Destinations & Decentralisation
30.06.2009. Living close to your destinations has a lot of advantages. Less commuting. Money and time saved. Quick to log in at your work. Punctual by default. Assured availability. More time at home off work.
In spite of the obvious advantages why do people live far off commuting to work by road and rail? Costs of living close to your place of work are usually high as the places of work cluster themselves to urban areas often banning residential units coming in between them. Instances are also few where building complexes house both office and dwelling units for its employees. The case becomes more complex when employees of different classes usually do not mix after they leave their work places. Does the situation look attractive if getting work done is the only objective?
Work, employment, workplace, migration, all these functions call for redefinition. Recent trends show the sprouting of more centralised work places in the name of 'special economic zones'. Result? Painfully transplanting a set of people prized for their skills to places far off from their homes, the only apparent advantage being certain statutory subsidies and concessions from government. Or gratification of land owners who get the sudden opportunity to drive land prices up. Such centralisations are justified if the project is of a peculiar nature as airports or shipping terminals. Flip side? Broken homes, failed marriages, murders and suicides of these highly skilled and educated people!
Any kind of centralisaion of resources means deprivation of a lot of other resources. The power distribution scene, for instance, in Kerala's neighbouring states tells the story of deprivation due to centralisation. Certain projects could be conceded in cases such as heavy industries or manufacturing processes that might challenge the environment. But clustering of other types of business enterprises is to be given critical revision. Communities living in 'non-urban' districts suffer from long spells of “power-cuts” at the cost of ensuring the urbanites power for performing outsourced work at shops hoping to earn export dollars!
Paradoxes abound in the concept of the workplace as destinations for people. Are products the concern or the people? Take the case of banks and other purely bureaucratic functions. With state-of-the-science-technology at hand, two clerks working side by side at a bank may apparently be adjacent but the computer circuitry connecting them is controlled by servers located thousand of miles away! Yet the clerks are forced to travel from homes and reach their work 'destinations' often in challenged circumstances. Wither productivity?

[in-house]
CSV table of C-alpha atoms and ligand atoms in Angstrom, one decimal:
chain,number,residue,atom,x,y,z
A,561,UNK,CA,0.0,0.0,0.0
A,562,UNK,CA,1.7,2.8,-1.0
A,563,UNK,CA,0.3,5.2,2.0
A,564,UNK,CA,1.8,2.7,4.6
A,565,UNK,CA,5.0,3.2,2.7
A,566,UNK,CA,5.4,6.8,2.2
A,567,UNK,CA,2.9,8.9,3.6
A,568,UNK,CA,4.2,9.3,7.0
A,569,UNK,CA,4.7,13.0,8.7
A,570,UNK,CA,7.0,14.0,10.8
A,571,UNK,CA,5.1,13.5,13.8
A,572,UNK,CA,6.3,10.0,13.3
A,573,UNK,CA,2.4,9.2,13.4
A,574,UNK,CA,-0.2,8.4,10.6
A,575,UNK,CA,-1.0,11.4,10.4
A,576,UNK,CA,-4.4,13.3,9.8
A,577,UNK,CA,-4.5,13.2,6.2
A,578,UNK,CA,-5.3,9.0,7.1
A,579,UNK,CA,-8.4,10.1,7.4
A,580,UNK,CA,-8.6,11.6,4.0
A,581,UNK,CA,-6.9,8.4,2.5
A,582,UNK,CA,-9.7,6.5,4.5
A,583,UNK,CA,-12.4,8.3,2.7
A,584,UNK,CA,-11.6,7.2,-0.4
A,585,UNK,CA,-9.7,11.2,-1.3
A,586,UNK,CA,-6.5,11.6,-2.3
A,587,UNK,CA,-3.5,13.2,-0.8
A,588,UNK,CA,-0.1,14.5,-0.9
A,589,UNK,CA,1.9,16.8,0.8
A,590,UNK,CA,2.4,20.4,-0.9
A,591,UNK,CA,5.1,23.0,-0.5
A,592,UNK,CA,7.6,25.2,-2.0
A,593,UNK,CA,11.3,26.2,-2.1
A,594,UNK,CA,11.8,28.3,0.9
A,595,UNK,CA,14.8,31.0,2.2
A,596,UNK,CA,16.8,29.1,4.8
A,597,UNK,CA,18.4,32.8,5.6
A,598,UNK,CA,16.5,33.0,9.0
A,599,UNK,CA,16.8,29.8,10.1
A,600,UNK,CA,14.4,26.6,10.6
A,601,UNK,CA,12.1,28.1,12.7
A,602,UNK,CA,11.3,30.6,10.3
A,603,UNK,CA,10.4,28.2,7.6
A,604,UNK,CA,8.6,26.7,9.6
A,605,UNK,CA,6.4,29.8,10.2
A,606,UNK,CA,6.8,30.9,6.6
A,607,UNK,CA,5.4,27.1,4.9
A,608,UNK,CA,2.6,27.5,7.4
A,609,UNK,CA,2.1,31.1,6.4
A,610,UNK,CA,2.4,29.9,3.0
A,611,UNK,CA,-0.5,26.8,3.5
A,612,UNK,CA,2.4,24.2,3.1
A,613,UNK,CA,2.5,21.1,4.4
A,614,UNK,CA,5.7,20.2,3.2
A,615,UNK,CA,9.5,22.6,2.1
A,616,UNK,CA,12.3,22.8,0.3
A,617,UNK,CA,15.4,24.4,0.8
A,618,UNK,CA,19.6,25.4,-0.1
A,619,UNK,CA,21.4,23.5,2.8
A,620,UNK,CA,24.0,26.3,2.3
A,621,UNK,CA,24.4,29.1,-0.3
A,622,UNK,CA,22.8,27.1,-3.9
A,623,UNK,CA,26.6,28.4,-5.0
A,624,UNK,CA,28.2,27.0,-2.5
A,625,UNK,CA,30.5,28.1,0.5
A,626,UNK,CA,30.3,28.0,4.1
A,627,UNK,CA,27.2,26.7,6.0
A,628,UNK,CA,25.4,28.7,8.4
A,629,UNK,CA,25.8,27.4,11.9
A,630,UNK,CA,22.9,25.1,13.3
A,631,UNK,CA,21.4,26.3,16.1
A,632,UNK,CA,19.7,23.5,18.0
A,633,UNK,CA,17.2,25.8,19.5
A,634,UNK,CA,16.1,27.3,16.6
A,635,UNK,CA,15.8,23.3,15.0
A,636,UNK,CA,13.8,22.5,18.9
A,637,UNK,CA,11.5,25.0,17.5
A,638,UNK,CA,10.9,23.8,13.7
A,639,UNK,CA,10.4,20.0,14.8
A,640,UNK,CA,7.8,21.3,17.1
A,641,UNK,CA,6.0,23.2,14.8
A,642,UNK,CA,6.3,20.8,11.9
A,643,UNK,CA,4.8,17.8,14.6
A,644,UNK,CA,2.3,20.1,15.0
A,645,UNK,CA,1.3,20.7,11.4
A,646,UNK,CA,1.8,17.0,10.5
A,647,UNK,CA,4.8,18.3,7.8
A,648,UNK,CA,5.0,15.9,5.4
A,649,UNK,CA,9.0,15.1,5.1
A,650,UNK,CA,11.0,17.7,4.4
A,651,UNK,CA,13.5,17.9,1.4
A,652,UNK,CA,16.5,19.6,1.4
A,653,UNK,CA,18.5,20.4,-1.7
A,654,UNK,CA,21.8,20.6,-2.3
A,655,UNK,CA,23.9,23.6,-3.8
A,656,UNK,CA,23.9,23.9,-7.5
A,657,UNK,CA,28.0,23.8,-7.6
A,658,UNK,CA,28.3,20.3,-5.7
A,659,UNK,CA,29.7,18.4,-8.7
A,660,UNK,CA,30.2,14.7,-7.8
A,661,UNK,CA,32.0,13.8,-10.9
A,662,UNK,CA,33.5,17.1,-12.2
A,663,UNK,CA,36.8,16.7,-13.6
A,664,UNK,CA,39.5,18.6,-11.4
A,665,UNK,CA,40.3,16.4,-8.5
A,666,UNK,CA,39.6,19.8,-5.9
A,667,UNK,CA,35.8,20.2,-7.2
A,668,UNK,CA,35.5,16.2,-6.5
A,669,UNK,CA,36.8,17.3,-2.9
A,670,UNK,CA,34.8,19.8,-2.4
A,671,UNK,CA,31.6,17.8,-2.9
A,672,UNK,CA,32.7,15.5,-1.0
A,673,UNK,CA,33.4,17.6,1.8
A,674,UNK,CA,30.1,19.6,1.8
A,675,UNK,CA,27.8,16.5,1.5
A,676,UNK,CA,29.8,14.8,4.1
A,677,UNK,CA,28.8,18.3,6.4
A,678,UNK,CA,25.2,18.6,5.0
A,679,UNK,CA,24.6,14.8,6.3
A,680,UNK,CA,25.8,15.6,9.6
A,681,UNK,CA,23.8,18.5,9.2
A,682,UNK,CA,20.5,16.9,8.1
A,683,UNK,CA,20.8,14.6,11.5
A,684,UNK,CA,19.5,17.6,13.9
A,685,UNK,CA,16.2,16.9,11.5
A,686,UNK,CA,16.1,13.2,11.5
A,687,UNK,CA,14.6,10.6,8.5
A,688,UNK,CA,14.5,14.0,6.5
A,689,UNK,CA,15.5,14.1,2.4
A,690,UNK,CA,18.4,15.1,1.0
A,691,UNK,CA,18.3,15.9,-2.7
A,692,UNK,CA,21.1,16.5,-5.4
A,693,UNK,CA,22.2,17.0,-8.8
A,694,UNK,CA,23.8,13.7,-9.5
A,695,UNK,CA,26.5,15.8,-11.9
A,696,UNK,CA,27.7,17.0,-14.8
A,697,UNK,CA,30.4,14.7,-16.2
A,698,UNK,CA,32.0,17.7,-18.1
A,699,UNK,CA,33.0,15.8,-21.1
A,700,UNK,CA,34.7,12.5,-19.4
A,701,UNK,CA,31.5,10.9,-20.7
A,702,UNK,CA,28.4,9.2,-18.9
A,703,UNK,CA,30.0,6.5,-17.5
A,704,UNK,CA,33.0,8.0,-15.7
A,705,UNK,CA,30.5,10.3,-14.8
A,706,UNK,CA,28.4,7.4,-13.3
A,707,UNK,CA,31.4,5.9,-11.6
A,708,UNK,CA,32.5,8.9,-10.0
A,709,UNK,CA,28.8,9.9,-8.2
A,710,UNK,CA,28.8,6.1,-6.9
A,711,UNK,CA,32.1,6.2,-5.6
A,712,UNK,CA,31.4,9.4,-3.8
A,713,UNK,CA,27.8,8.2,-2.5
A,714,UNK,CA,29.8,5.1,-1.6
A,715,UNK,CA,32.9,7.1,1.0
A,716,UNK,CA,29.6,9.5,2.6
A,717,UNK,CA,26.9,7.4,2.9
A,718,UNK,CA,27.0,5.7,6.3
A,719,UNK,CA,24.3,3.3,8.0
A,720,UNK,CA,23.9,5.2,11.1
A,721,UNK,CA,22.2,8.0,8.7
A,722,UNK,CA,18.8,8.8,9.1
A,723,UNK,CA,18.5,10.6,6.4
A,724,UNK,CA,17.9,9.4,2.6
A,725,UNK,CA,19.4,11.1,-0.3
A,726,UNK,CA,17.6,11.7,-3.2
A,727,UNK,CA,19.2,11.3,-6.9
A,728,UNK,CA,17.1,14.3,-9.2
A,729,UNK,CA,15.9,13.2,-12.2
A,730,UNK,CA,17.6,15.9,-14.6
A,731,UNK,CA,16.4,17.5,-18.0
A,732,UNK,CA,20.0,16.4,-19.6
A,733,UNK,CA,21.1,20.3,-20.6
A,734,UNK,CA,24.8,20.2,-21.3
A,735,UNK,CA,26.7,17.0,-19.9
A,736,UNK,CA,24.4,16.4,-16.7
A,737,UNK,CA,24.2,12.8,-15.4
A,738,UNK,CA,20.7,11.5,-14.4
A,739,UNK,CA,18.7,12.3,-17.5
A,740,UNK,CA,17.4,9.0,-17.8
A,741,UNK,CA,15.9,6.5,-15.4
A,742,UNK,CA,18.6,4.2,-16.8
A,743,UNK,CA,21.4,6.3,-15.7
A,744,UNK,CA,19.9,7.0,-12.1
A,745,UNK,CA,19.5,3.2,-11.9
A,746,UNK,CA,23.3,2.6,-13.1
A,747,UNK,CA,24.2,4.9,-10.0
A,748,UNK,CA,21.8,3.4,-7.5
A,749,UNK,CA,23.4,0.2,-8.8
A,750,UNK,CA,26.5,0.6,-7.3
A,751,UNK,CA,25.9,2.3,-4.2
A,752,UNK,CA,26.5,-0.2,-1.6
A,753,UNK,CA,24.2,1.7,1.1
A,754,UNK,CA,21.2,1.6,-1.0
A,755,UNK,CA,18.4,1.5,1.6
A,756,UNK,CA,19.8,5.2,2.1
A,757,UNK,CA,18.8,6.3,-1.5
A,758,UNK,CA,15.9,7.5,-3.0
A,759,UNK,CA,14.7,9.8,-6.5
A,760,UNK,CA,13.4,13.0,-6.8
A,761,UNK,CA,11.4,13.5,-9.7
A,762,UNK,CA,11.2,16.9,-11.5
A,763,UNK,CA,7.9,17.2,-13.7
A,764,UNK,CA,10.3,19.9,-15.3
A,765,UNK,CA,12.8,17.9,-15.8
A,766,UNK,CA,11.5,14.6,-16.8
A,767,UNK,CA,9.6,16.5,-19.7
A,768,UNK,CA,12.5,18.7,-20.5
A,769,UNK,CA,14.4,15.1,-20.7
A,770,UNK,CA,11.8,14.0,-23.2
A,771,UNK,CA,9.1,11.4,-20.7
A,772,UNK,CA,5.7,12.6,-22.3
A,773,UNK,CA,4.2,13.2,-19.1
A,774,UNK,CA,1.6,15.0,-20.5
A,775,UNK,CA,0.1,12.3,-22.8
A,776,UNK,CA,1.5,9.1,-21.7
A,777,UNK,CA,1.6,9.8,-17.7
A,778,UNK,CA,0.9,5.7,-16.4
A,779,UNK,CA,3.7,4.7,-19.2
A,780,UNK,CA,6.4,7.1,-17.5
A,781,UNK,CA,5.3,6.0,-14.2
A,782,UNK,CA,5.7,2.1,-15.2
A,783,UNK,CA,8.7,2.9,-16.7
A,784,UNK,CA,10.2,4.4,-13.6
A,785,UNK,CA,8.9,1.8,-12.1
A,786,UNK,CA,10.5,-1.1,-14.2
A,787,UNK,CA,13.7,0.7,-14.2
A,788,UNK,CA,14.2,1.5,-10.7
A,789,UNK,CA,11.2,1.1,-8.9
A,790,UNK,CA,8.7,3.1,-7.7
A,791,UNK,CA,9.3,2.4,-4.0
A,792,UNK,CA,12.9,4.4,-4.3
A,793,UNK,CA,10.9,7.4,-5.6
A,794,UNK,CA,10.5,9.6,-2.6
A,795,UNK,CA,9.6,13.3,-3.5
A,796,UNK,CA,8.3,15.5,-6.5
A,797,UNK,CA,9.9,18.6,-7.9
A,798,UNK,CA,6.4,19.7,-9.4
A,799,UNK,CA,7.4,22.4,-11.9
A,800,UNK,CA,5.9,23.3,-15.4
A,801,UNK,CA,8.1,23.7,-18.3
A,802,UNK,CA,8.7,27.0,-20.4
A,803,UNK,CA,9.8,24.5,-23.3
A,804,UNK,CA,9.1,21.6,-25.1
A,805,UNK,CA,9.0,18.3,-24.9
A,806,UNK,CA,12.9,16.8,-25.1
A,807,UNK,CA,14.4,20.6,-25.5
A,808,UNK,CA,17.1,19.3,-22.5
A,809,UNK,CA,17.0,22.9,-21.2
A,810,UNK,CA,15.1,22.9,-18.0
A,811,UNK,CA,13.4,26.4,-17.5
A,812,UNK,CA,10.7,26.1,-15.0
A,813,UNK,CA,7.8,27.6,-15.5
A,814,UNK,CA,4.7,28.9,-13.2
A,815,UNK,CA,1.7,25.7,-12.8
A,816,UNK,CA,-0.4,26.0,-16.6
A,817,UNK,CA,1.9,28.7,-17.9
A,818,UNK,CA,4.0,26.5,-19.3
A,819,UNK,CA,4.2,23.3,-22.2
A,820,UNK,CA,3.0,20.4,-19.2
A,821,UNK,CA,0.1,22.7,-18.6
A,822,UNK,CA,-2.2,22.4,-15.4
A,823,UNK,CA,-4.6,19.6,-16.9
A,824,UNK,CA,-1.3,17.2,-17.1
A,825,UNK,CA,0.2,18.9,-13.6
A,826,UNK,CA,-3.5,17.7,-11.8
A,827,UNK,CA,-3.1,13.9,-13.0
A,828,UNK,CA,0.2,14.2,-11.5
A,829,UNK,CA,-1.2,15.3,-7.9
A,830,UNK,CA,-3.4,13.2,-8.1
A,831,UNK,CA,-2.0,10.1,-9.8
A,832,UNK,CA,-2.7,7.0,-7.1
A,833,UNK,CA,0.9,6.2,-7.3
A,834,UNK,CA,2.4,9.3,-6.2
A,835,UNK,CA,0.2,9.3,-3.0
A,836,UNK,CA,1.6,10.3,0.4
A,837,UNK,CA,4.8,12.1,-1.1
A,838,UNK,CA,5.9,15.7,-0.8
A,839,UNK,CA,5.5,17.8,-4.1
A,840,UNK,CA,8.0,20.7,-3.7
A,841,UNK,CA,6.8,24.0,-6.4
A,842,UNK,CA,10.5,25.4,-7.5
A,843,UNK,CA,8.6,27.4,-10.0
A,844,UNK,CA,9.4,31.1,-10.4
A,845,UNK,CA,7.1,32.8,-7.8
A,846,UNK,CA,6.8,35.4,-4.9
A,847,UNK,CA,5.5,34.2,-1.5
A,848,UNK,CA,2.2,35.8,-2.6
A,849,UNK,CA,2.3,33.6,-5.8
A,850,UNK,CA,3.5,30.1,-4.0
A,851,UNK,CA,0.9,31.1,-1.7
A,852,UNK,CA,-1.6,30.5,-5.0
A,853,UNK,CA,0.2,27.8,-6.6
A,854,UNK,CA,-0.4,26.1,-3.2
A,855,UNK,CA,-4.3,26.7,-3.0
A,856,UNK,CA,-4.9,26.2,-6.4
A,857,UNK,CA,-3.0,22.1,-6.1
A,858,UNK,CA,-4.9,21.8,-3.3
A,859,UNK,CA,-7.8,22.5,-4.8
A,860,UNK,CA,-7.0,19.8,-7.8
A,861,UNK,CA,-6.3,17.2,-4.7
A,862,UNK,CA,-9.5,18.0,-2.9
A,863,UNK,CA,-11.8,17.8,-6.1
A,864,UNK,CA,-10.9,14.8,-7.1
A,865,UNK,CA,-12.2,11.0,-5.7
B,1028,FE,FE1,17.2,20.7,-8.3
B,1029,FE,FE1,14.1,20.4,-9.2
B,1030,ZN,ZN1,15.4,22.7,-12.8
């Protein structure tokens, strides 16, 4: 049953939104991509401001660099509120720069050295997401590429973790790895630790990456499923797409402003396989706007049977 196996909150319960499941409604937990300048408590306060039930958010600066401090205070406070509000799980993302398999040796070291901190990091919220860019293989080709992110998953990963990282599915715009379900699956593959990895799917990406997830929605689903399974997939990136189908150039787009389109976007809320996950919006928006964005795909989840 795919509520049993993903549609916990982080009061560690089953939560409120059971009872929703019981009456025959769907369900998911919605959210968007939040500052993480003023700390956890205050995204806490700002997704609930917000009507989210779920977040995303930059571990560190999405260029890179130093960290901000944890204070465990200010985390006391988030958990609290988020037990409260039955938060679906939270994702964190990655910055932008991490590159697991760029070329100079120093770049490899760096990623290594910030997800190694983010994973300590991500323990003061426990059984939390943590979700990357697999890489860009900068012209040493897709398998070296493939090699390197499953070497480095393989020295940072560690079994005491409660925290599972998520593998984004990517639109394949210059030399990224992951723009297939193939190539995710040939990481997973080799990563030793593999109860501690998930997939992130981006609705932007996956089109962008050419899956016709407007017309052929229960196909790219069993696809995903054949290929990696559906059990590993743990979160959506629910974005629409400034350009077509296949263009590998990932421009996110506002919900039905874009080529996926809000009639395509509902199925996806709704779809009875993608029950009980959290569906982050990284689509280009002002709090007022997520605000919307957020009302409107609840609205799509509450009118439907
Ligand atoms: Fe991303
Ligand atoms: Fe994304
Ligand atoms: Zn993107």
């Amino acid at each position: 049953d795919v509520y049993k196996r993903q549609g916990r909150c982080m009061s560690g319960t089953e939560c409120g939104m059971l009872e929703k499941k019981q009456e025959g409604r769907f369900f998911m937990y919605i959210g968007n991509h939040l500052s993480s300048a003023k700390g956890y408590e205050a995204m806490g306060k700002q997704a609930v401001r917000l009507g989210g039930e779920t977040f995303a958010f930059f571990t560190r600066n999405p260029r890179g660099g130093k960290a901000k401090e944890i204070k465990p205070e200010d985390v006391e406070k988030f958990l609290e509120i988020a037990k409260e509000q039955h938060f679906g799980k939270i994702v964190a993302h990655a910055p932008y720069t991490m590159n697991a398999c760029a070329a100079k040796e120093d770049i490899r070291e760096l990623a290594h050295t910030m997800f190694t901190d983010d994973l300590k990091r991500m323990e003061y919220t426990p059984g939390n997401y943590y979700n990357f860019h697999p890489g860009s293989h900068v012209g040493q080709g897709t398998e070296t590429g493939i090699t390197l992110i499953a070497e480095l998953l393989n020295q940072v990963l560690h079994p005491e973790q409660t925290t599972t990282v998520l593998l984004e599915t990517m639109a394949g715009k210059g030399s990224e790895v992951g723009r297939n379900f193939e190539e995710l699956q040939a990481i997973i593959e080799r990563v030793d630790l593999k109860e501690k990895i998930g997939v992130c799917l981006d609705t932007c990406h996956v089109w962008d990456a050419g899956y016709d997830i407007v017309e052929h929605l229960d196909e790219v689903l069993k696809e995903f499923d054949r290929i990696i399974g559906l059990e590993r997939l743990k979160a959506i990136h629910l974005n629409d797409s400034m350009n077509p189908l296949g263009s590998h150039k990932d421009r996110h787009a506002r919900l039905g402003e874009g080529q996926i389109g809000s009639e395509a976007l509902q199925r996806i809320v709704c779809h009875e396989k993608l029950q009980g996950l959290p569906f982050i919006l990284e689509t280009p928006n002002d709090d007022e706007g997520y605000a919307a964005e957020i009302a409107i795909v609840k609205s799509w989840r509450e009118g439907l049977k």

An average four precious hours can be cut if commuting from homes to work can be totally avoided. Home is now the ideal place to perform wage earning work too. Early adopters become winners in any enterprise. Will the traditional enterprise be daring enough to 'farm out' their employees; practice and encourage home based work? Expert workflow studies will bring to light a lot of functions between the customer and the back office which can easily be performed in employees' homes. The aim should be to bring the 'destinations' home!
Essentially such daring strategy making must be preceded by ambitious infrastructure planning. The two crucial inputs to productivity are power and telecom. Policy makers with only the country's progress in their minds must come forward to plan and implement projects that will make decentralising an utmost priority. It is high time the cost of productivity is measured in terms of a complete analysis factoring idle time and wasted money spent in the name of commuting to work. Released from the work context, time and money wasted thus will become tremendous profit in terms of uncongested roads and saved energy!
As always it takes a few awfully daring pioneers to make any great thing happen. Schools, banks, government bodies or any organisation can nowadays, with available technologies, function from the homes of their functionaries, layers of "tribal" authority protected.
Saffo, a visionary who predictis on how technologies change our future, mentions how America benefits and become clean as their back end clerical work gets dumped on Indian sweatshops, clogging our power stations and roads even causing social tensions. An equally eloquent thinker and author Paul Zane Pilzer predicts that in a professionally wired society of the future, peoples' only destinations outside their homes will be places of leisure and worship! The need for basic human interaction with other human beings will be purely social and spiritual!
Utopia in sight?
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